Silicon & Software Systems Ltd., otherwise known as S3 Group, has been a center of IC design in Dublin, Ireland, for more than 25 years. But the fast pace of technological and business change in the semiconductor business means that longevity is no guarantee of success. However, longevity does indicate a company that is prepared to adapt to survive.
As a company S3 does more than design circuits. It has business units in digital TV software and telehealth systems, which in a way reflect the origins of the company. It was originally set up by Philips Semiconductors as a remote design base in Dublin, so that it didn't have to keep relocating graduate engineers from Ireland to Eindhoven, Netherlands.
S3 has been independent of Philips and supplying mixed-signal IP and IC design services for many years but it has to remain flexible and be ready to adapt, Dermot Barry, vice president of silicon, told me in a recent telephone conversation.
Barry relates how 2008, a good year for S3, was followed by very poor 2009. He reckons that IP licensing enquiries had started to pick up again in 4Q09 but that the IC design service business took longer, until mid-2010. And there was a change that helped S3 climb back up. "The traditional customer base is semiconductor IDMs and fabless chip companies. That's changed. We started to go after the OEM companies," said Barry.
He makes the point that semiconductor companies have been under enormous pressure to reduce the cost of their chips for many consumer and mobile applications and that pressure has been pushed up stream. And in the design services business large Indian and Asian service providers, such as Wipro, have been driving down cost.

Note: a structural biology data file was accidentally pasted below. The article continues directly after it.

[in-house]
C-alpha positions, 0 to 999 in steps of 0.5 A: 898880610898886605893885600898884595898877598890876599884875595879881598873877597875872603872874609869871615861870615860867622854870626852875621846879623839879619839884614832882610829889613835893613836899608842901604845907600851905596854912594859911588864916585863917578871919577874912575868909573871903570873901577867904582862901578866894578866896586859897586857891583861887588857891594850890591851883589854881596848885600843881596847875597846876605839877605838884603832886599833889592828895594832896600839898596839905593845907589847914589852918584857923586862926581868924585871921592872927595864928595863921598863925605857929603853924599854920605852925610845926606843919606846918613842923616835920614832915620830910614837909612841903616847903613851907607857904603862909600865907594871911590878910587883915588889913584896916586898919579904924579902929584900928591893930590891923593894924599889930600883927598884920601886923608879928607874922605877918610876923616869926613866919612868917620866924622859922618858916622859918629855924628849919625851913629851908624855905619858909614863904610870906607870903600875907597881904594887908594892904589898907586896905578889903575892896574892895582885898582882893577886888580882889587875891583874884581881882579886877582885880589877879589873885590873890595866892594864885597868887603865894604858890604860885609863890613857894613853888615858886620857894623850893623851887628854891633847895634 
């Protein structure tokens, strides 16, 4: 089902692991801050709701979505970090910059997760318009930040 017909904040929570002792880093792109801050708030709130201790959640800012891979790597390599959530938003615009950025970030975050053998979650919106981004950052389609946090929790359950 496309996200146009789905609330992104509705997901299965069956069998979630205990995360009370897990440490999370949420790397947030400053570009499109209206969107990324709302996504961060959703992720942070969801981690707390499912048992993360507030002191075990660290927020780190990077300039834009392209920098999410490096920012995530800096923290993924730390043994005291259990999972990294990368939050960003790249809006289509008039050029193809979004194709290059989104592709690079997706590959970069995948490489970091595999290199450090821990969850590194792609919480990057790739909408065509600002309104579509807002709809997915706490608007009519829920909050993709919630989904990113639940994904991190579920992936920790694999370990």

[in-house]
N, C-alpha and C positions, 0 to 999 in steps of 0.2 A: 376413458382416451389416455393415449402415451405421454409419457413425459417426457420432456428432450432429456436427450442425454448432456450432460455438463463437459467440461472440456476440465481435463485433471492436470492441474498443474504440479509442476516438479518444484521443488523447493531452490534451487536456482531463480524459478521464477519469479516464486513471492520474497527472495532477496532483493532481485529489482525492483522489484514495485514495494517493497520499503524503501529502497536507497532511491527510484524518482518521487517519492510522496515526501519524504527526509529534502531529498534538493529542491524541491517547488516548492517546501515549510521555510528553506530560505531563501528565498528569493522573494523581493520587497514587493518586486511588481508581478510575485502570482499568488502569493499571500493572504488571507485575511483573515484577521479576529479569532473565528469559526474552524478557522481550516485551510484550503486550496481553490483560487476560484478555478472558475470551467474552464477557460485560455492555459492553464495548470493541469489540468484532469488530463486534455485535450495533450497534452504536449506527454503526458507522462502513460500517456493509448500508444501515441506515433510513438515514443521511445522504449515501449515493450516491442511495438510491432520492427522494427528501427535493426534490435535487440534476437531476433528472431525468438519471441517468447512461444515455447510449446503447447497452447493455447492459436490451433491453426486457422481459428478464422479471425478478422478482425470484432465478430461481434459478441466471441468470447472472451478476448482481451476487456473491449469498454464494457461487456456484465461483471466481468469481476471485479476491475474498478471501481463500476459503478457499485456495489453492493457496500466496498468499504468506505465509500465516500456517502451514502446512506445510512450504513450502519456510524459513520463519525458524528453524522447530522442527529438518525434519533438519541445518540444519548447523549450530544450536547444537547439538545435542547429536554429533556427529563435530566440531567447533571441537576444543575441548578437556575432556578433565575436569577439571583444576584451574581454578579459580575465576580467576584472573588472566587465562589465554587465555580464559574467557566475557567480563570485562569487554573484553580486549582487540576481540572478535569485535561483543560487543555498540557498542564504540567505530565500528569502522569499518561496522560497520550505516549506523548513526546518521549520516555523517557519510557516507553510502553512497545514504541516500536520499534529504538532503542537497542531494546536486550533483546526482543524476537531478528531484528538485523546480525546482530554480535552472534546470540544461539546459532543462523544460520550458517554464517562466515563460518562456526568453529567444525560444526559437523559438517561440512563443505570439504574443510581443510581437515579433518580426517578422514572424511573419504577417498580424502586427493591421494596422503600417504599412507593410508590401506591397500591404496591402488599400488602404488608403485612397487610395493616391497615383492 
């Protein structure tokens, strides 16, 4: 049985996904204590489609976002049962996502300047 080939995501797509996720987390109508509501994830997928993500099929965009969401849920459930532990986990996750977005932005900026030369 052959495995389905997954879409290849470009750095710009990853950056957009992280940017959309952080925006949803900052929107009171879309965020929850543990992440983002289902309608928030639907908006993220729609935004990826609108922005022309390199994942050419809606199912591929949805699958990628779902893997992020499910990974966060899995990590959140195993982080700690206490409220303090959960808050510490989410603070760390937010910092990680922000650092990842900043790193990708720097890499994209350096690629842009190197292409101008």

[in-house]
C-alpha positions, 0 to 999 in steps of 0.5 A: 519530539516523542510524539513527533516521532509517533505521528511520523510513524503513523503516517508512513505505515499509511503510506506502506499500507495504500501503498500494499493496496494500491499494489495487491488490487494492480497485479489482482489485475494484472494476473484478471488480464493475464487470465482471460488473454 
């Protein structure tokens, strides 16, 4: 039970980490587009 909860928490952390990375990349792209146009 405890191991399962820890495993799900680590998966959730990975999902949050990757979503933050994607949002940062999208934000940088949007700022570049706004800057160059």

"We had to focus on our expertise in mixed-signal IP and looked to help OEMs who have electronic products but only in relatively low volume." These OEMs, used to taking standard components from distribution channels could not go to system-chip because they lacked the expertise and access to foundry, said Barry.
"By a mix of integration of repartitioning systems we've been able to achieve bill of materials savings." The volumes remain small but S3 works with foundry access aggregators such as eSilicon, Open-Silicon and Delta Microelectronics to help the OEMs get access to appropriate foundry processes and production volumes.
Barry makes the point that when talking with IDMs and fabless companies that are familiar with the design process the discussion can get focused on the price whereas with negotiations with OEMs can revolve around the value created in terms of savings in the system BOM.
It all goes to show that as an engineer, in terms of achieving the best return on your efforts, it is not only what you do that matters but also for whom you do it. And that taking the system and user-case point of view usually yields far more efficient and cost-effective solutions.
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